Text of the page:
Campaigners have called for an end to the "old boys' network" on committees which set pay for executives after new research showed that almost half were made up of current or former bosses.
A study of firms in the FTSE 100 found that of 366 people who sit on remuneration committees setting pay for top bosses, just 10% were not from business and only 16% were women.
Almost half of those on remuneration committees were current or former company executives, according to the study by the High Pay Centre think-tank.
Spokeswoman Deborah Hargreaves said: "In the UK we have a system designed and run by people with an apparent vested interest. They fall victim to 'group think', setting ever higher packages based on what they know is paid in other top companies creating a ratcheting effect on top pay.
"We know that top pay is completely out of step with public opinion. The committee which sets this top pay is, in effect, a closed shop. In handing out ever greater rewards they are damaging public confidence in business and distorting the market.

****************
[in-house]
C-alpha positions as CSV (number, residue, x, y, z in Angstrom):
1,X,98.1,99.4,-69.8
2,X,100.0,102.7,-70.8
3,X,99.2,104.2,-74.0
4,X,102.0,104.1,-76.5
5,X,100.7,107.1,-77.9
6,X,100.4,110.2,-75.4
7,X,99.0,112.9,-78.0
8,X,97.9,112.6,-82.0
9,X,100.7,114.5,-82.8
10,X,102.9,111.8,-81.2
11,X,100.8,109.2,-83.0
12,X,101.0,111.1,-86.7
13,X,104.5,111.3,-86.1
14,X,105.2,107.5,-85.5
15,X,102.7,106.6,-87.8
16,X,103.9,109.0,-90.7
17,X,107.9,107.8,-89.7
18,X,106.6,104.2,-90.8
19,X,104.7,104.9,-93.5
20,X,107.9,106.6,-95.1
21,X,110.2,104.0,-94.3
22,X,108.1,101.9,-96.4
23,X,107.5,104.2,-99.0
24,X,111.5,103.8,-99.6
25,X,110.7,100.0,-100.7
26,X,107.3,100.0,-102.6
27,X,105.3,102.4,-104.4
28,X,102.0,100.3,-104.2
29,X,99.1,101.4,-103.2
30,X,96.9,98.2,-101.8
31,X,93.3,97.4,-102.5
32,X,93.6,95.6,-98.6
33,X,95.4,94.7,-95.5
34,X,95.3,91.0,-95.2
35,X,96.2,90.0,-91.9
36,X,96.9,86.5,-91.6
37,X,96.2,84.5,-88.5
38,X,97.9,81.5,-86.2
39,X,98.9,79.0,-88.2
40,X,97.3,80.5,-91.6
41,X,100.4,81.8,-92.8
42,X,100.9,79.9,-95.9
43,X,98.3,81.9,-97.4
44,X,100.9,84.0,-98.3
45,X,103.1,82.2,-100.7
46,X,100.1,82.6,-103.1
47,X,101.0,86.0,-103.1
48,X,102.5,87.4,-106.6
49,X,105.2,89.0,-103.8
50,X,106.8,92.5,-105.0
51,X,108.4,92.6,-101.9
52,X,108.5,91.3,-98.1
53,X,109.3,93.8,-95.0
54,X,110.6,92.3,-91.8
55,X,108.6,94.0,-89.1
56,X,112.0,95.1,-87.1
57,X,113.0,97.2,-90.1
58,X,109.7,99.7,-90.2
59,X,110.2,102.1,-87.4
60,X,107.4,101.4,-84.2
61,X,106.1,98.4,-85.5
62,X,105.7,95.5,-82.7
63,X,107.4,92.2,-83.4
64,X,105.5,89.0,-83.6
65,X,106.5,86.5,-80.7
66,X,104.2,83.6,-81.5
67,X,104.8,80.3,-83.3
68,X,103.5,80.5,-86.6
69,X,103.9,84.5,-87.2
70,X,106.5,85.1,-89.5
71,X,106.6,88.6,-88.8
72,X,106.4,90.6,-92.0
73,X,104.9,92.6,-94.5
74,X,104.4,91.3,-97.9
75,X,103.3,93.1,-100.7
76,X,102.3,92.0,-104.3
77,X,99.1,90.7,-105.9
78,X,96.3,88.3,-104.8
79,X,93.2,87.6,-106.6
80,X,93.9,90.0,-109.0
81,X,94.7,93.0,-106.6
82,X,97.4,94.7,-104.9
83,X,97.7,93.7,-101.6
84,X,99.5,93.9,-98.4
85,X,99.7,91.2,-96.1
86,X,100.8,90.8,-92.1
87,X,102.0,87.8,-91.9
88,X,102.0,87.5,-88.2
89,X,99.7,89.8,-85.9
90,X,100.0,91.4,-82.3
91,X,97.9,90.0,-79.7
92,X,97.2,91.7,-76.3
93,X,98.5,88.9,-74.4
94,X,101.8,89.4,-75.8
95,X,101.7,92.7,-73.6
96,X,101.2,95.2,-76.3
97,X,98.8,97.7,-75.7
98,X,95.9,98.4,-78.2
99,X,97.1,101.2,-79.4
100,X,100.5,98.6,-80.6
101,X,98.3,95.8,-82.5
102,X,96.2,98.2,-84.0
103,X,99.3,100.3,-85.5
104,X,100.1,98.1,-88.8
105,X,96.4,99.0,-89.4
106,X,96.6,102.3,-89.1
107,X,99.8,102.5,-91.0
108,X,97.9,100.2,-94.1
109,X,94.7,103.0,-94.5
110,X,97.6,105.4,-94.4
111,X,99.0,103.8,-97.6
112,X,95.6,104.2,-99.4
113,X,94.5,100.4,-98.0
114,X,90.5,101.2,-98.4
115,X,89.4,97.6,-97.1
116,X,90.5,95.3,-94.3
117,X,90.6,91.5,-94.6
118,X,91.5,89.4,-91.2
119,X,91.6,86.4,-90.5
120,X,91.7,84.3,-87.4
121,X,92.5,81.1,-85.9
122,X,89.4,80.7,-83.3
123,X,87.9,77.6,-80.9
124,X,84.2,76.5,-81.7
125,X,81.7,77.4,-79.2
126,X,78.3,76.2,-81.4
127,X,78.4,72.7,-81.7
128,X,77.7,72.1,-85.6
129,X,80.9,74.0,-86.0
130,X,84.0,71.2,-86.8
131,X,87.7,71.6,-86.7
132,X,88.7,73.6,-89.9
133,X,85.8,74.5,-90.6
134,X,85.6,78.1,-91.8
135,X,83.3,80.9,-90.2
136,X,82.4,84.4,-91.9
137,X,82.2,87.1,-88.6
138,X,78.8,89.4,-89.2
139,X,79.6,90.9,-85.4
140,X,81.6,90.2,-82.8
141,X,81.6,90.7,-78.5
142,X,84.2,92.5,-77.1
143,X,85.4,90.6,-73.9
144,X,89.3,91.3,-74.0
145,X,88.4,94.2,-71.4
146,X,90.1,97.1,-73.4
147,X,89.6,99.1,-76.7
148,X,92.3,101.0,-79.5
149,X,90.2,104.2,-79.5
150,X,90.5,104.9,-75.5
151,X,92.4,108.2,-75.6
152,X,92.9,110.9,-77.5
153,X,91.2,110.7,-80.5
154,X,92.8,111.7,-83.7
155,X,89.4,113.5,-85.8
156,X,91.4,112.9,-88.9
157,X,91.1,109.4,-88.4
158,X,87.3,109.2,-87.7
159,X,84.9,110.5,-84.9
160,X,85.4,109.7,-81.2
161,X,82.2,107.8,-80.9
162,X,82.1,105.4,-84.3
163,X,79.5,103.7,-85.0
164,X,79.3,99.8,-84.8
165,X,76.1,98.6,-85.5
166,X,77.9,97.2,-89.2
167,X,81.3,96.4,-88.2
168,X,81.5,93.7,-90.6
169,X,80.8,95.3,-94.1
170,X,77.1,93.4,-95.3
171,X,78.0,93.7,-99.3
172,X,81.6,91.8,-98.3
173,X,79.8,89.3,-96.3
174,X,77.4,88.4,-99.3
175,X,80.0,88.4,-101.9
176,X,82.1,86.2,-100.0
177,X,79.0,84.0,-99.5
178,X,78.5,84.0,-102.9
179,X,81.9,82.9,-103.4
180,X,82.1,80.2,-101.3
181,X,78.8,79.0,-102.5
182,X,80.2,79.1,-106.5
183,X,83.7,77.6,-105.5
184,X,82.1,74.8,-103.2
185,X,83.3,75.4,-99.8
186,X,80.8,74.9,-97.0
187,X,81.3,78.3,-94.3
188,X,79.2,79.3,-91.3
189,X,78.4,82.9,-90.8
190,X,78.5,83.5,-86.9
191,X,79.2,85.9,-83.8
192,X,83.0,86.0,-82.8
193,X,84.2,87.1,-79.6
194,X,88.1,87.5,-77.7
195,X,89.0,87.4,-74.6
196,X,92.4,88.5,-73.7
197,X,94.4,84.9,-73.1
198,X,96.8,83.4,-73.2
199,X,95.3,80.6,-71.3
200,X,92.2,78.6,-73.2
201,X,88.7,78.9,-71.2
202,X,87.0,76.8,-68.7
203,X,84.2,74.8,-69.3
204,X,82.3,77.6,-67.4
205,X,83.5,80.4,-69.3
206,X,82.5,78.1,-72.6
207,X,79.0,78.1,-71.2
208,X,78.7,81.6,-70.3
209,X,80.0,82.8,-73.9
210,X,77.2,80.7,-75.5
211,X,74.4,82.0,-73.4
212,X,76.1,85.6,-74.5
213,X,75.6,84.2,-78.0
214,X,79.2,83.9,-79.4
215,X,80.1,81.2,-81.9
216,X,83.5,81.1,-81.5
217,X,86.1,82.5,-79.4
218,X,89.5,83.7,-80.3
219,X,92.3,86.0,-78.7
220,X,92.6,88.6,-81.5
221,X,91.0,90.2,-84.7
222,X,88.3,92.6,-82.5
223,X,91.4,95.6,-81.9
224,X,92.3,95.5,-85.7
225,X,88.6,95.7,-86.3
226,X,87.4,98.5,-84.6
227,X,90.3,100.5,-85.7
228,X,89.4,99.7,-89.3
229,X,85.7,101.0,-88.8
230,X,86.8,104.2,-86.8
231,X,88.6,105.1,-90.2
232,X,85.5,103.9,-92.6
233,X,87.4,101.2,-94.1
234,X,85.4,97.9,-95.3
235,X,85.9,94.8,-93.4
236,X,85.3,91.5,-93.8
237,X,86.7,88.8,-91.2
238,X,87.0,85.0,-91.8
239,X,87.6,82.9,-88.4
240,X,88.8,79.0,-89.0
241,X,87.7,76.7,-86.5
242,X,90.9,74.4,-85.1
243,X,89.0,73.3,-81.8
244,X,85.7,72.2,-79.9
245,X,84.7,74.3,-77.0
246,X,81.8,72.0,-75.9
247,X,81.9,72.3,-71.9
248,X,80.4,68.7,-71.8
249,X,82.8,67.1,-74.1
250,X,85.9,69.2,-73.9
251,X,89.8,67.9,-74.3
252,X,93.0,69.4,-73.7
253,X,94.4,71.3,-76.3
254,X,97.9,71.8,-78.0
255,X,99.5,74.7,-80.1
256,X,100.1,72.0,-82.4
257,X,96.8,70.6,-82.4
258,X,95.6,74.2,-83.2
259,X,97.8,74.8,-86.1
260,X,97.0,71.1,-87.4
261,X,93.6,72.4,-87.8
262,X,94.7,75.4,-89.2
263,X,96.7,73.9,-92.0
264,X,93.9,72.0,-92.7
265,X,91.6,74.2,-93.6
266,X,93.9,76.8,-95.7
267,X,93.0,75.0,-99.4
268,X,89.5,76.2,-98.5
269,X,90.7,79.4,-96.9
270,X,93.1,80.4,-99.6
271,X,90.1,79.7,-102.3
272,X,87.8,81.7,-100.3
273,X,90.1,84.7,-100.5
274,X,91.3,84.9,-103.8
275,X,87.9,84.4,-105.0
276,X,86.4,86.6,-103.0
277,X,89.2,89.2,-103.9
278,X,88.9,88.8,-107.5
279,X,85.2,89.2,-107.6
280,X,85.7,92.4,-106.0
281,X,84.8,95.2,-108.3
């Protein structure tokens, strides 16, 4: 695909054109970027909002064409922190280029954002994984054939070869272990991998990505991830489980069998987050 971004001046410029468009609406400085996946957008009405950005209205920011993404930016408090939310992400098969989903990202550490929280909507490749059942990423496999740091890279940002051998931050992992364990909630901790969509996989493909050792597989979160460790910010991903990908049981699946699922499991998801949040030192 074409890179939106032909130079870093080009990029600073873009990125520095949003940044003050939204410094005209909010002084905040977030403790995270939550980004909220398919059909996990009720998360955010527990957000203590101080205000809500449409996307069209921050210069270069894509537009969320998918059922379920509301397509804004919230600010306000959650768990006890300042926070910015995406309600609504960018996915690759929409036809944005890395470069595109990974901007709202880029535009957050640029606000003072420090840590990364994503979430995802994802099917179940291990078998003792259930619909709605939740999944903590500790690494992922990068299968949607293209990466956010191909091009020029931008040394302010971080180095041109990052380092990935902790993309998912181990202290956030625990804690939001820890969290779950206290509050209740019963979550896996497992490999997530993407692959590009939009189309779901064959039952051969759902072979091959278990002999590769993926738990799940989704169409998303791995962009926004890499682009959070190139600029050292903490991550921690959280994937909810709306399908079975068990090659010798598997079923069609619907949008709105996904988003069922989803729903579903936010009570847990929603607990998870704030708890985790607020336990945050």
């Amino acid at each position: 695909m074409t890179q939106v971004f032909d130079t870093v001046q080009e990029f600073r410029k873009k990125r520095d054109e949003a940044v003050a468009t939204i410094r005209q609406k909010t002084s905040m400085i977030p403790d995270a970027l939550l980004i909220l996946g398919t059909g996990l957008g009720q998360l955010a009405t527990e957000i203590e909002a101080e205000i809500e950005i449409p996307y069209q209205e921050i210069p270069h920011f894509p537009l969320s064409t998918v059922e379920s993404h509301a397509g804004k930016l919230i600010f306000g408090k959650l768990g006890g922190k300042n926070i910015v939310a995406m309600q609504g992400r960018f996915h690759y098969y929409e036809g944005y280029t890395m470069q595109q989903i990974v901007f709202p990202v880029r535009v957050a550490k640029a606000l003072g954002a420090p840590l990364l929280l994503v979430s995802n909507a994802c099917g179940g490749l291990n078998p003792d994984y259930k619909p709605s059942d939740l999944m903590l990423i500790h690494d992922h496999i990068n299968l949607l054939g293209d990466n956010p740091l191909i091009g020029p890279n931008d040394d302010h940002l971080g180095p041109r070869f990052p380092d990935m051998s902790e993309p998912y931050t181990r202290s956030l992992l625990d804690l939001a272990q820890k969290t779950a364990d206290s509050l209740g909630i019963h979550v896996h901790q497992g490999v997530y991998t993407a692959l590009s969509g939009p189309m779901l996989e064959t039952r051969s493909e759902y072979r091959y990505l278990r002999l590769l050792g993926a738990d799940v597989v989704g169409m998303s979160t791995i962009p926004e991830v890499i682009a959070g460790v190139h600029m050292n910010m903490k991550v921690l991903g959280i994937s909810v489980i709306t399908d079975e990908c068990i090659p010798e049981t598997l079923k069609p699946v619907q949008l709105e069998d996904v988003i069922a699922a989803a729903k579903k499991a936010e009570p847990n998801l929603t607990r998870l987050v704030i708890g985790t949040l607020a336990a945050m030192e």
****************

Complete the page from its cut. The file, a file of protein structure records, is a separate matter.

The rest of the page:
"Remuneration committees must be opened up to a broader membership to restore some common sense to decision making on top pay."
Chuka Umunna, shadow business secretary said: The High Pay Centre's research reinforces the need for greater transparency, accountability and fairness in setting executive pay, and specifically for reform of the way in which remuneration committees operate."
A Department for Business spokesman said: "At the start of the year the Government announced proposals to curb excessive executive pay, which was the most comprehensive reform of governance on directors' pay in almost a decade.
"It is important that we encourage greater diversity on remuneration committees. That is why we have already taken action to broaden the membership base through encouraging head-hunters to look beyond existing board members, requiring companies to report on their boardroom diversity policy from October this year, and adopting Lord Davies' recommendations designed to boost the proportion of women on boards.
"We have made it clear that while we prefer a voluntary approach, mandated diversity measures will follow if progress is inadequate."